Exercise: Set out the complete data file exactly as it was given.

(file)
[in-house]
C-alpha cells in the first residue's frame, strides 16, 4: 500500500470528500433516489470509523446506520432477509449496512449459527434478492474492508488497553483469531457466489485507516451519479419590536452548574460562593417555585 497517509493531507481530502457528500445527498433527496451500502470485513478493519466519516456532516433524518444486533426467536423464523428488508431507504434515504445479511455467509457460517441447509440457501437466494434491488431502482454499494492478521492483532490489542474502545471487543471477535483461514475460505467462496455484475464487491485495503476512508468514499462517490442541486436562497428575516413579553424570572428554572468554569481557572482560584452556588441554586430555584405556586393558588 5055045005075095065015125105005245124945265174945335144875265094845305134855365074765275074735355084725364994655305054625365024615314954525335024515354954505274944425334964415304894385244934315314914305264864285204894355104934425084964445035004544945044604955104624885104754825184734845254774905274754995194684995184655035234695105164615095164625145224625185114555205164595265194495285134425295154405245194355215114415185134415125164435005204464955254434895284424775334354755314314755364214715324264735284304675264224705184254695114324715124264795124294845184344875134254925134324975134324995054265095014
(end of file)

[in-house]
C-alpha cells in the first residue's frame, strides 16, 4: 500500500470528500433516489470509523446506520432477509449496512449459527434478492474492508488497553483469531457466489485507516451519479419590536452548574460562593417555585 497517509493531507481530502457528500445527498433527496451500502470485513478493519466519516456532516433524518444486533426467536423464523428488508431507504434515504445479511455467509457460517441447509440457501437466494434491488431502482454499494492478521492483532490489542474502545471487543471477535483461514475460505467462496455484475464487491485495503476512508468514499462517490442541486436562497428575516413579553424570572428554572468554569481557572482560584452556588441554586430555584405556586393558588 5055045005075095065015125105005245124945265174945335144875265094845305134855365074765275074735355084725364994655305054625365024615314954525335024515354954505274944425334964415304894385244934315314914305264864285204894355104934425084964445035004544945044604955104624885104754825184734845254774905274754995194684995184655035234695105164615095164625145224625185114555205164595265194495285134425295154405245194355215114415185134415125164435005204464955254434895284424775334354755314314755364214715324264735284304675264224705184254695114324715124264795124294845184344875134254925134324975134324995054265095014